What Is Jurisdiction Risk?
Jurisdiction risk refers to the risks that can arise when operating in a foreign country or jurisdiction. These risks can arise simply by doing business, or else by lending or borrowing money in another country. Risks could also stem from legal, regulatory, or political factors that exist in different countries or regions.
In recent times, jurisdiction risk has focused increasingly on banks and financial institutions that are exposed to the volatility that some of the countries where they operate may be high-risk areas for money laundering and terrorism financing.
- Jurisdiction risk is associated with operating in a foreign country or region.
- Jurisdiction risk can also be applied to times when an investor is exposed to unexpected changes in the laws.
- The U.S. government advises financial institutions to refer to updates from the Financial Action Task Force to identify potentially risky jurisdictions with weak measures to fight money laundering and terrorist financing.
How Jurisdiction Risk Works
Jurisdiction risk is any additional risk that arises from borrowing and lending or doing business in a foreign country. This risk can also refer to times when laws unexpectedly change in an area in which an investor has exposure. This type of jurisdiction risk can often lead to added price volatility. As a result, the added risk from volatility means investors will demand higher returns to offset the higher levels of risk being faced.
Political risk is a form of jurisdiction risk whereby an investment's returns could suffer as a result of political changes or instability in a country. Instability affecting investment returns could stem from a change in government, legislative bodies, other foreign policymakers, or military control.
As mentioned above, jurisdiction risk has recently become synonymous with countries where money laundering and terrorist activities are high. These activities are generally believed to be prevalent in countries that are designated as non-cooperative by the Financial Action Task Force (FATF) or are identified by the U.S. Treasury as requiring special measures due to concerns about money laundering or corruption. Because of the punitive fines and penalties that can be levied against a financial institution that is involved—even inadvertently—in money laundering or financing terrorism, most organizations have specific processes to assess and mitigate jurisdiction risk.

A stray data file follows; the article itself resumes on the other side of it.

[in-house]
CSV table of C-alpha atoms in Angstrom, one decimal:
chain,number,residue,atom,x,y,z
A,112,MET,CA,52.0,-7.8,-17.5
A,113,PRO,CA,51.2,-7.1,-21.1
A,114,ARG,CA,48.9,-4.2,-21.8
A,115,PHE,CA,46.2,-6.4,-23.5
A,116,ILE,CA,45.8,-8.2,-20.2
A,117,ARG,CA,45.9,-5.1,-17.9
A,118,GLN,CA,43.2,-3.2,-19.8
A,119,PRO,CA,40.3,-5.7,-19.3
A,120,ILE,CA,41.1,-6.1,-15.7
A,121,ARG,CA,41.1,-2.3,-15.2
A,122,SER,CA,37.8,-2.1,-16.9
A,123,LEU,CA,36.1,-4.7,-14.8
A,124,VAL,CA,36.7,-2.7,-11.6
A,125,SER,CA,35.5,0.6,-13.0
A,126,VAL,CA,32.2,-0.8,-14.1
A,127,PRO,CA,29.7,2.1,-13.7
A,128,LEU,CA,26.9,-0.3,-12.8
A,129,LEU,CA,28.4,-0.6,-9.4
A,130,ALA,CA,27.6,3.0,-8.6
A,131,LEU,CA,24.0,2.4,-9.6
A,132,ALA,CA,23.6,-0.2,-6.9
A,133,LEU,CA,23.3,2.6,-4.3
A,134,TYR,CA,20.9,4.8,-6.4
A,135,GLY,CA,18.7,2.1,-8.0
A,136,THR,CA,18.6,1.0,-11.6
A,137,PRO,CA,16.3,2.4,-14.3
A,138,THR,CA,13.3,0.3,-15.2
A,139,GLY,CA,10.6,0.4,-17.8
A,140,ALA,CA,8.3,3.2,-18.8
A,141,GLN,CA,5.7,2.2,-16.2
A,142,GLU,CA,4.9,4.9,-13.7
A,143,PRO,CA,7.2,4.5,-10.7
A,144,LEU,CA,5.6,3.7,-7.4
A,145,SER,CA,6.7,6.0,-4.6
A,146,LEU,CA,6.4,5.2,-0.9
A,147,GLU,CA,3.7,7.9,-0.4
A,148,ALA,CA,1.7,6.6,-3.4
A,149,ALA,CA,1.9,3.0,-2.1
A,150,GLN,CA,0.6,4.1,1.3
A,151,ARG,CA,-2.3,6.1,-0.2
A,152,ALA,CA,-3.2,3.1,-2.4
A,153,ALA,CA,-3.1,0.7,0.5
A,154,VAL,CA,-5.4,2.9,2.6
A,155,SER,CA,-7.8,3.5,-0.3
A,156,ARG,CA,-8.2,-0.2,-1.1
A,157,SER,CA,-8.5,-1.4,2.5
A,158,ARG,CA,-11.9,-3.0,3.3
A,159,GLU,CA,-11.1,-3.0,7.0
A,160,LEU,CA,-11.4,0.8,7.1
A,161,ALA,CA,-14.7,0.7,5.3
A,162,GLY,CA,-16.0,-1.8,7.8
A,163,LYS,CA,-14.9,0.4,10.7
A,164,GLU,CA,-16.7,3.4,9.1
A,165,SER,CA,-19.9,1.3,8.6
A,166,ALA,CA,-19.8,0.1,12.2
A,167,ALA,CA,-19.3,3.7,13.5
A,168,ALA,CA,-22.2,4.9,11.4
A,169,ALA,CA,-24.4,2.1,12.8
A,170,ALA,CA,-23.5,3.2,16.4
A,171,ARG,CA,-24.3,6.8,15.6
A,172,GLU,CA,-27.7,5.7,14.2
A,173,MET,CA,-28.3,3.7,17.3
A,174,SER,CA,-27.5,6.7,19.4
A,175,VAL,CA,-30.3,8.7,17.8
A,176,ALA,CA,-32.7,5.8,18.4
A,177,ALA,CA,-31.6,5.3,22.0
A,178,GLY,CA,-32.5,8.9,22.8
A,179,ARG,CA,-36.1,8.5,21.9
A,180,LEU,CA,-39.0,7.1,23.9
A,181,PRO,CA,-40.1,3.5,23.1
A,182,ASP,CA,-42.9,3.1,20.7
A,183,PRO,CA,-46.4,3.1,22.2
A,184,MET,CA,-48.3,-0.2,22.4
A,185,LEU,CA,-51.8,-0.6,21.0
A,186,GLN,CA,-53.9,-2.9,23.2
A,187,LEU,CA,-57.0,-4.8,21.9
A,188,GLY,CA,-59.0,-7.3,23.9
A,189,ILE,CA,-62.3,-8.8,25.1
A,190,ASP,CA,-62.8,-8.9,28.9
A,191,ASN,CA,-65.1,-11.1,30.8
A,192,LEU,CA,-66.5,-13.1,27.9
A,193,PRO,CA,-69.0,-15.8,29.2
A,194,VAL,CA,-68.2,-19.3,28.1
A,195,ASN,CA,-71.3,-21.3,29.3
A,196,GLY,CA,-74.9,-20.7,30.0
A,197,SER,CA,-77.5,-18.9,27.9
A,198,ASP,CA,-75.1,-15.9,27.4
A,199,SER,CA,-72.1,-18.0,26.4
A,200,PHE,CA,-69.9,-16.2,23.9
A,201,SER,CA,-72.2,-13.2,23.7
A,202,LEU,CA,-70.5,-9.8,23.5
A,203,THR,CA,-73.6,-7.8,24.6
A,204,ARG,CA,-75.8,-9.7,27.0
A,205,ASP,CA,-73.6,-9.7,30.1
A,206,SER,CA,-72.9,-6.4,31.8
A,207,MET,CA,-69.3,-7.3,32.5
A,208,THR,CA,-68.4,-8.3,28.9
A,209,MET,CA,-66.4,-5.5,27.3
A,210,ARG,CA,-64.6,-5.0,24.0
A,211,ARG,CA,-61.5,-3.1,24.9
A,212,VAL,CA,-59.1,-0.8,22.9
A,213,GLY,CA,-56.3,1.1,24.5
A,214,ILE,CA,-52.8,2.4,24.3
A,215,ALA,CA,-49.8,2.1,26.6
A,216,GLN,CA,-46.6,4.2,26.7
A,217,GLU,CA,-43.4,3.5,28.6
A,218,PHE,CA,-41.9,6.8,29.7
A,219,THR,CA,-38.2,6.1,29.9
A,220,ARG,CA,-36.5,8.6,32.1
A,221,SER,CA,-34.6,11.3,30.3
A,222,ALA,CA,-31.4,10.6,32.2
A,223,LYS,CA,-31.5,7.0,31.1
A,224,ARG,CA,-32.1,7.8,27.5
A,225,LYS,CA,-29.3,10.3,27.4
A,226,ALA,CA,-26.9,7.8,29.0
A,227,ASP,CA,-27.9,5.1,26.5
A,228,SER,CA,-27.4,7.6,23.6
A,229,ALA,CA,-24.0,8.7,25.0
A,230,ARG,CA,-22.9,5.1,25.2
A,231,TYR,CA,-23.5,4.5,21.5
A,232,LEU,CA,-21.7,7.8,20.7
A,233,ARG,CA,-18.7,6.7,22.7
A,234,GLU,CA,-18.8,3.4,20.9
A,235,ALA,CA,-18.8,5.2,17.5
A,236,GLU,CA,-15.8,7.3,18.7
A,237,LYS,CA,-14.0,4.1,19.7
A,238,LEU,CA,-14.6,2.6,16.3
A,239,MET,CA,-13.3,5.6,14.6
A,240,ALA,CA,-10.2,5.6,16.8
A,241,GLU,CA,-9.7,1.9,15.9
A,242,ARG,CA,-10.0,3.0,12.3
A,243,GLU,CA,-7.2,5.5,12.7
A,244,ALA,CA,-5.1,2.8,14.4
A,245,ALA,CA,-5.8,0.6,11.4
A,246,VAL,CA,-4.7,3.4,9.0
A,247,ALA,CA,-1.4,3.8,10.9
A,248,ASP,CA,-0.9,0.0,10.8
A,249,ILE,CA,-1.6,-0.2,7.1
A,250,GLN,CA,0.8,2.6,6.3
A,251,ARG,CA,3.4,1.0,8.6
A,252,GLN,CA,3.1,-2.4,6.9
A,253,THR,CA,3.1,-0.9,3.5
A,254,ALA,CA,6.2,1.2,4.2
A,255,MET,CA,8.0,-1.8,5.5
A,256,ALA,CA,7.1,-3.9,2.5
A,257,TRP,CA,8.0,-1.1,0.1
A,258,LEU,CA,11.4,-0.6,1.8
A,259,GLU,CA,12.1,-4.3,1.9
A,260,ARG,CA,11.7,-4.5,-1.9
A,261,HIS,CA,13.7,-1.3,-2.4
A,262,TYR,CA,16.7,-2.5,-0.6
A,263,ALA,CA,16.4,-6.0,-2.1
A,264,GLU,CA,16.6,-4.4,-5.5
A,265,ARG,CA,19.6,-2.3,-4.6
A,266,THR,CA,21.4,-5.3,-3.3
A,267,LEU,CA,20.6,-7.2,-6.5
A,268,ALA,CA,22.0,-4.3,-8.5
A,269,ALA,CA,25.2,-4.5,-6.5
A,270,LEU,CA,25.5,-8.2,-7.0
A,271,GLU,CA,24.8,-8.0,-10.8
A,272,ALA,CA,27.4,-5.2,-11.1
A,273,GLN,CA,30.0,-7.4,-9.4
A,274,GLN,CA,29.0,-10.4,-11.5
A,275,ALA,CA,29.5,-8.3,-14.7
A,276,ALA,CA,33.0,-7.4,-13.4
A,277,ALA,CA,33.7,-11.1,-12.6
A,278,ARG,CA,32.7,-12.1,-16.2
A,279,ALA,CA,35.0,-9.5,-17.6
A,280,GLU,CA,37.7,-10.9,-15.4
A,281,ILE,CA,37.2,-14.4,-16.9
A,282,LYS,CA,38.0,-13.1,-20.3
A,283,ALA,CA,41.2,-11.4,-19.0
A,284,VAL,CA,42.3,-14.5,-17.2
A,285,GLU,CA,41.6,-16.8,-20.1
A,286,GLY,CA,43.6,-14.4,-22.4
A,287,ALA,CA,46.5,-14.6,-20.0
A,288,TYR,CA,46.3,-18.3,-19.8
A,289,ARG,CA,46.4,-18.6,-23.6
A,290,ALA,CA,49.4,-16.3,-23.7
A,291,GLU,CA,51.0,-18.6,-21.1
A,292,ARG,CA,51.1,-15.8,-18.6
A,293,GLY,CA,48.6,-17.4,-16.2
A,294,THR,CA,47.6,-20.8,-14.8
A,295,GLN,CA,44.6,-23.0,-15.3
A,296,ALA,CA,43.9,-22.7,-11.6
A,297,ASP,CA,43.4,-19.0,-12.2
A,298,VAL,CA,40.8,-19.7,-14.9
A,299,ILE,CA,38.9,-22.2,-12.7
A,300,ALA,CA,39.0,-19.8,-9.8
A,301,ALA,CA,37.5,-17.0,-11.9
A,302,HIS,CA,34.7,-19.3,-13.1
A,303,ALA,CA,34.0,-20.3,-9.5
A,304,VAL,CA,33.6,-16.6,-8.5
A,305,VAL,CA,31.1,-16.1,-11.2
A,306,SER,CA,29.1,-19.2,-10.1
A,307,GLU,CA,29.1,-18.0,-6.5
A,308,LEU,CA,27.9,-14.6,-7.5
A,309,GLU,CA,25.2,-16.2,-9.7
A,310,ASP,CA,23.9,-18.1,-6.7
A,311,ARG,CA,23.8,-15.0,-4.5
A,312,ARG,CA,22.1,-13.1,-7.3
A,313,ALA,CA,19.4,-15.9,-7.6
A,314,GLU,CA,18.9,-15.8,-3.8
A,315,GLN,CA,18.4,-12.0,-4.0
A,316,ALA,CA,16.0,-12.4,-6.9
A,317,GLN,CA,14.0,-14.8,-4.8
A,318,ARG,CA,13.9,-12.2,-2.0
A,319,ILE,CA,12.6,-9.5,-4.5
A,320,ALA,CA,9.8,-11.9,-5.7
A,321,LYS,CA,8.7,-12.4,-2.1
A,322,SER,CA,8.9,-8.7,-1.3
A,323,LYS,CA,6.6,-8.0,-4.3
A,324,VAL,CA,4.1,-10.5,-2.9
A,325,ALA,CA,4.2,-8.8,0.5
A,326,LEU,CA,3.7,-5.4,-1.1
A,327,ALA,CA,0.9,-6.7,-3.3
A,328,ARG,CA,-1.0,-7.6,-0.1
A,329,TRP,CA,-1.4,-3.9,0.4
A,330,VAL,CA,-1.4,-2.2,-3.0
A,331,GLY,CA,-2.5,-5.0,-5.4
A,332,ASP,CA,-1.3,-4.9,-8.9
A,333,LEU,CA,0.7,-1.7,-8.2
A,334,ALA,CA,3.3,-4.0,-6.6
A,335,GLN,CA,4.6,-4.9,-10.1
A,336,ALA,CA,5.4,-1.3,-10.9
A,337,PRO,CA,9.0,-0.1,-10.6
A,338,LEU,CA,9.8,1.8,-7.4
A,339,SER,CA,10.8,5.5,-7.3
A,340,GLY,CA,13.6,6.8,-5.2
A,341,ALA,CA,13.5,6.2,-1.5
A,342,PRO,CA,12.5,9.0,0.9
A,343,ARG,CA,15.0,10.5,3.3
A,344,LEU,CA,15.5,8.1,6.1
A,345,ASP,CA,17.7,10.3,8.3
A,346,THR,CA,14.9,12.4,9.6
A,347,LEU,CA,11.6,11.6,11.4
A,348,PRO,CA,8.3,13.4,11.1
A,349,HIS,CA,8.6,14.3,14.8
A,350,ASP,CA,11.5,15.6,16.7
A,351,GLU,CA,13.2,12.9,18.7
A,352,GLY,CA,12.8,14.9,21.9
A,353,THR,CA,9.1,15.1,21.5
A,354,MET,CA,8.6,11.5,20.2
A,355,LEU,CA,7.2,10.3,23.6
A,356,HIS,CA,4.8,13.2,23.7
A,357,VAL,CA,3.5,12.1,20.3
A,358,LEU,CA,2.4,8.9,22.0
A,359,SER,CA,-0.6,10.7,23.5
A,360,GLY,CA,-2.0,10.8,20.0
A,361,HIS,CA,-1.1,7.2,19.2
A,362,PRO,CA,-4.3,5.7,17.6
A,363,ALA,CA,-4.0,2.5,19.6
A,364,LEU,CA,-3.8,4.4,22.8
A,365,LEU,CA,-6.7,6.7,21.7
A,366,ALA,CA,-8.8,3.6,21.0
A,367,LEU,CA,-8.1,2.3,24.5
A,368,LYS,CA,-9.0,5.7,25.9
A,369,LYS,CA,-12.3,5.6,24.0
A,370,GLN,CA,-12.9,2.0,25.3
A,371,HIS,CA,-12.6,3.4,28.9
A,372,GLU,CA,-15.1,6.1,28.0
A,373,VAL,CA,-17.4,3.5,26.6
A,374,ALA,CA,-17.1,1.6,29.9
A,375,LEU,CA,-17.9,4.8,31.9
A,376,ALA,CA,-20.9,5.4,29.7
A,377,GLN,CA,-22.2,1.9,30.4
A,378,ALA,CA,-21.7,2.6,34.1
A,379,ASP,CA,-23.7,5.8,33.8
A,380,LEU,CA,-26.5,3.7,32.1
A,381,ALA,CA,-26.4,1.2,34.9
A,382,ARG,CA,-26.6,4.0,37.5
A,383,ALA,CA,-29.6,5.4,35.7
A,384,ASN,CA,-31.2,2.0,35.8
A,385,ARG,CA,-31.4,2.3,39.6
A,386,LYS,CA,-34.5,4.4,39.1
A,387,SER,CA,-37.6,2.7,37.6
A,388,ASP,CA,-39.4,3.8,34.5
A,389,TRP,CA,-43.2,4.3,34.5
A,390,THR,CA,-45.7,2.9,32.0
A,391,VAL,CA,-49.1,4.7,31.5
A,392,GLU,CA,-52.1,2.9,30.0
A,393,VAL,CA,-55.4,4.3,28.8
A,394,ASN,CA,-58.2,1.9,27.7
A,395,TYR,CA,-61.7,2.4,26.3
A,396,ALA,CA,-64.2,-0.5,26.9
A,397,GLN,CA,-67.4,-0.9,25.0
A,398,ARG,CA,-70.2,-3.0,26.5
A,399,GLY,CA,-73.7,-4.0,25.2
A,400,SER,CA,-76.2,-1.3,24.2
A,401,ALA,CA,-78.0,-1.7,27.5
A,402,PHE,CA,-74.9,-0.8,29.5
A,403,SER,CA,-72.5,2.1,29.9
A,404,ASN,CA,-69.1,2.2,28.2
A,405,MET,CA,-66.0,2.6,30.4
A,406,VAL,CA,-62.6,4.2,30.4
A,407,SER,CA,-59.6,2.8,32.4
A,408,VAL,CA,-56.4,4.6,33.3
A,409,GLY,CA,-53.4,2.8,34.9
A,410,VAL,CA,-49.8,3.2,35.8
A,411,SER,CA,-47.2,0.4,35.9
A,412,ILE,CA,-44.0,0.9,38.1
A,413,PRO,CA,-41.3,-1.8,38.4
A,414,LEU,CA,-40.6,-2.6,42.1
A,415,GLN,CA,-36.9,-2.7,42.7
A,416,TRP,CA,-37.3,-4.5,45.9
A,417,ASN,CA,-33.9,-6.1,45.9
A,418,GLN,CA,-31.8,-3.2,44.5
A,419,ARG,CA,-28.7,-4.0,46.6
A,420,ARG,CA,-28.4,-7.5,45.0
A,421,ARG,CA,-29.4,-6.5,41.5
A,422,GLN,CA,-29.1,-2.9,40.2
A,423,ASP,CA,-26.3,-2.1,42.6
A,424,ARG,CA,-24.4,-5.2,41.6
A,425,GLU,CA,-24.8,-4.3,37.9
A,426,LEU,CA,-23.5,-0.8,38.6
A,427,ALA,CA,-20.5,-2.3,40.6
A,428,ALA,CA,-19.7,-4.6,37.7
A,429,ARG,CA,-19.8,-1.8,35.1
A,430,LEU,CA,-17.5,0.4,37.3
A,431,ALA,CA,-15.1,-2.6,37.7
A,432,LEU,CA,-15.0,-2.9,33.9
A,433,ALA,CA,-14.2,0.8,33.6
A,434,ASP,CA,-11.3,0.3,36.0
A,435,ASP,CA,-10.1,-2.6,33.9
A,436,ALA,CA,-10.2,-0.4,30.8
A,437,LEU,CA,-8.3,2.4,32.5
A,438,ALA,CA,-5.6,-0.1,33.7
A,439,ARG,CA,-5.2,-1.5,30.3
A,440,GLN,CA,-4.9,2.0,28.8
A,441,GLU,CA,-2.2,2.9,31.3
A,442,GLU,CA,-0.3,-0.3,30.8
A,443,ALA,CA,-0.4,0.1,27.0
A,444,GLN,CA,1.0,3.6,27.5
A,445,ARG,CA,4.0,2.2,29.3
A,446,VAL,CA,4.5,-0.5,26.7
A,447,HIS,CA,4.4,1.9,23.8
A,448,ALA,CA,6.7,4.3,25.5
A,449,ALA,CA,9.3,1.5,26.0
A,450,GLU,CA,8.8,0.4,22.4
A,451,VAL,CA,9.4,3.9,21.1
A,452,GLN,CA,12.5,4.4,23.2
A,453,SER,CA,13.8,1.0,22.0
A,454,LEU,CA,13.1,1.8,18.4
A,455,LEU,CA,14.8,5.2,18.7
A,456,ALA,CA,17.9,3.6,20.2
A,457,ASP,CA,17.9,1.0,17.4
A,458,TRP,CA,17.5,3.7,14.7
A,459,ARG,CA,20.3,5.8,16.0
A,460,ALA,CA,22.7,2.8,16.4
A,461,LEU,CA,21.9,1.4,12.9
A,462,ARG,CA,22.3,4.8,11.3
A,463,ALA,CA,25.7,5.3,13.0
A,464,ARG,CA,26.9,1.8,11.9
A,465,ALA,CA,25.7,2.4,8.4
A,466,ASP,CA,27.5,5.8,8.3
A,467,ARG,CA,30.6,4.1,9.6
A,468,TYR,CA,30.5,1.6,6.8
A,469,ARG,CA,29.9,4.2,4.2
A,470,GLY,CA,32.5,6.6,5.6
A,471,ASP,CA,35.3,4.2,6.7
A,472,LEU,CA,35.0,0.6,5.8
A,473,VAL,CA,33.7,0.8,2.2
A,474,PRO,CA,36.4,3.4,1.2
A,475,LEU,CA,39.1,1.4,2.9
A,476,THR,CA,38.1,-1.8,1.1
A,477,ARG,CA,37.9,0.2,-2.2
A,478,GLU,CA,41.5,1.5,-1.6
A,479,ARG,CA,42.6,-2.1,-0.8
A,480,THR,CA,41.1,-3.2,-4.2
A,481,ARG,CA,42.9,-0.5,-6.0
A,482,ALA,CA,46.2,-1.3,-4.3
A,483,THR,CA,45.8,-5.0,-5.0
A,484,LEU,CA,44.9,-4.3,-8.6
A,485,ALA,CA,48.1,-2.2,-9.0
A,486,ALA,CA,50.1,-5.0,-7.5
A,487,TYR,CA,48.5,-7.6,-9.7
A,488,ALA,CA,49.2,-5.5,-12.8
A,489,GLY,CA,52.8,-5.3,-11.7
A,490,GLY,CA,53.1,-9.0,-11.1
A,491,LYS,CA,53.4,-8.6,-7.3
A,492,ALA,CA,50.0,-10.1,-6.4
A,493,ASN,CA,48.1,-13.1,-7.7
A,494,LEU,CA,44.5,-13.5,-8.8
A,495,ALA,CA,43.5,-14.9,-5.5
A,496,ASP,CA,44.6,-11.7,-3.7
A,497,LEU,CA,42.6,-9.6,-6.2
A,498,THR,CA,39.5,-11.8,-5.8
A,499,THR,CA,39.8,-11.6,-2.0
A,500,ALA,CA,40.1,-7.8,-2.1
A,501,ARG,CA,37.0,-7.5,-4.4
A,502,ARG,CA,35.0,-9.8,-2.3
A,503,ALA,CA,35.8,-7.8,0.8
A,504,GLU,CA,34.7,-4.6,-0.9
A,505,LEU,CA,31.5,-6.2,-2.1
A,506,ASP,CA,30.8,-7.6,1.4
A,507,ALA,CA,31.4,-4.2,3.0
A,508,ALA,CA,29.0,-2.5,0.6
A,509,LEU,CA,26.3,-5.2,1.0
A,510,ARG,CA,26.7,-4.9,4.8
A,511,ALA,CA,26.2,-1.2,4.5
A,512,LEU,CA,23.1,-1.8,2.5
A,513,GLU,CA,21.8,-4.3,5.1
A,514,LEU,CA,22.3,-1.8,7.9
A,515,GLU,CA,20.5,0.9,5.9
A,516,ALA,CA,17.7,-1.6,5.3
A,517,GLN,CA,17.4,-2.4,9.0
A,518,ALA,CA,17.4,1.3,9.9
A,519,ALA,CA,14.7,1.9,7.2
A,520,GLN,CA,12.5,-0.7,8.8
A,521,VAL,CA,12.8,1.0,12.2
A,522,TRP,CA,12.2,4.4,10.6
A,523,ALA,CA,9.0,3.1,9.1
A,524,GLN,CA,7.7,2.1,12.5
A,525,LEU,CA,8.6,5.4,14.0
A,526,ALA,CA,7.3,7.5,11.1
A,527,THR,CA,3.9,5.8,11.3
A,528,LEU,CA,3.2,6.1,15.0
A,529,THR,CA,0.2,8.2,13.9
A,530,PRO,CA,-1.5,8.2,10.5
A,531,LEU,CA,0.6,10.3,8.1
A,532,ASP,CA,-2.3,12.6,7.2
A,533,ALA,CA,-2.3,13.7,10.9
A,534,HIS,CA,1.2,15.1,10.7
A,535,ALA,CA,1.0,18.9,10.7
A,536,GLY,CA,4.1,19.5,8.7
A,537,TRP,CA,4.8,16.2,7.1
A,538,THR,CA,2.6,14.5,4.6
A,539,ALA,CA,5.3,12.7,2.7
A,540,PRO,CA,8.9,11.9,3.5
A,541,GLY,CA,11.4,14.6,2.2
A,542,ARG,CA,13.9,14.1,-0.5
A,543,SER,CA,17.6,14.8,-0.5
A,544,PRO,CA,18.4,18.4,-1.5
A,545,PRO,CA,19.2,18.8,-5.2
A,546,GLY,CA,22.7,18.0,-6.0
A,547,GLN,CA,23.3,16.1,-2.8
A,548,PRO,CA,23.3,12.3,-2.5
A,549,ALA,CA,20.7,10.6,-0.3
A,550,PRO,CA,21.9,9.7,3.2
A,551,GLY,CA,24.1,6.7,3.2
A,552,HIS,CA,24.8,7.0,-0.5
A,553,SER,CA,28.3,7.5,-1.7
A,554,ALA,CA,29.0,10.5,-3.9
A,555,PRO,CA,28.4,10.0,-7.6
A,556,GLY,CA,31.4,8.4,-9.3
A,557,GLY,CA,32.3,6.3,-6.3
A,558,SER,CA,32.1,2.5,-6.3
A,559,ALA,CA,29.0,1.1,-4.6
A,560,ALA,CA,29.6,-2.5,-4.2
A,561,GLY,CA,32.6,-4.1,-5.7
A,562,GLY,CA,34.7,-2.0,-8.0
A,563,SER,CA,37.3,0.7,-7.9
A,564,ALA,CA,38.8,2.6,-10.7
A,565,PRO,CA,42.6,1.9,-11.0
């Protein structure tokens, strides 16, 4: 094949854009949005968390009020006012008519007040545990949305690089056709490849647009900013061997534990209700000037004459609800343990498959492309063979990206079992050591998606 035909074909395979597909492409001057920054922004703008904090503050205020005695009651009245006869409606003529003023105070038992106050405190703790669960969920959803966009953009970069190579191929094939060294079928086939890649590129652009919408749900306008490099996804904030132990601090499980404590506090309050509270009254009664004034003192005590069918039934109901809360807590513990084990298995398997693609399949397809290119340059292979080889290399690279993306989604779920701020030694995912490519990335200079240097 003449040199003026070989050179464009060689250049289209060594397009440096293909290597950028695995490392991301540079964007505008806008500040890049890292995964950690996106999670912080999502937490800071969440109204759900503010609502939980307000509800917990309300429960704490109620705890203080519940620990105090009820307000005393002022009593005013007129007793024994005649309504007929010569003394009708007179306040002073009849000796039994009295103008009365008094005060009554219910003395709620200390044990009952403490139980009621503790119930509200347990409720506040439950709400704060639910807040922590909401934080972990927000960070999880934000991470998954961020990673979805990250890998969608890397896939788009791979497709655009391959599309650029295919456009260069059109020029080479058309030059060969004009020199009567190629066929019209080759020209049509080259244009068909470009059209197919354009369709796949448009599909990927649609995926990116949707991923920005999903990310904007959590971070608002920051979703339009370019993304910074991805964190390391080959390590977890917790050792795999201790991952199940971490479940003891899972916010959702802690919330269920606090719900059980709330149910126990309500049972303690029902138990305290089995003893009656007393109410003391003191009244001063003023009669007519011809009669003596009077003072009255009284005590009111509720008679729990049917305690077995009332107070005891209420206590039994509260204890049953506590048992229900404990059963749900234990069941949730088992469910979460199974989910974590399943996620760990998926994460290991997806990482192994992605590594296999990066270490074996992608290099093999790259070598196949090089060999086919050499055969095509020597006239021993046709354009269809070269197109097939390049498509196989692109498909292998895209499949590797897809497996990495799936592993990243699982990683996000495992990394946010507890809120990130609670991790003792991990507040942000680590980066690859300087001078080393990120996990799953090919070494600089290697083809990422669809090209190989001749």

The FATF publishes two documents publicly three times a year and has done so since 2000. These reports identify areas of the world that the FATF declares have weak efforts to combat both money laundering and terrorist financing. These countries are called Non-Cooperative Countries or Territories (NCCTs).
As of June 2021, the FATF listed the following 22 countries as monitored jurisdictions: Albania, Barbados, Botswana, Burkina Faso, Cambodia, Cayman Islands, Haiti, Jamaica, Malta, Mauritius, Morocco, Myanmar, Nicaragua, Pakistan, Panama, Philippines, Senegal, South Sudan, Syria, Uganda, Yemen, and Zimbabwe. These NCCTs have deficiencies when it comes to placing anti-money laundering policies, as well as recognizing and fighting terrorist financing. But they have all committed to working with the FATF to address the deficiencies.
The FATF placed both the Democratic People's Republic of Korea (i.e., North Korea) and Iran on its call-to-action list. According to the FATF, the North Korea still poses a great risk to international finance because of its lack of commitment and deficiencies in the noted areas. The FATF also indicated its concern over the country's proliferation of weapons of mass destruction. The organization noted Iran outlined its commitment to the FATF but has failed to enact its plan.
Examples of Jurisdiction Risk
Investors may experience jurisdiction risk in the form of foreign exchange risk (also known as currency risk). So, an international financial transaction may be subject to fluctuations in currency exchange. This can lead to a drop in the value of an investment. Foreign exchange risks can be mitigated by using hedging strategies including options and forward contracts.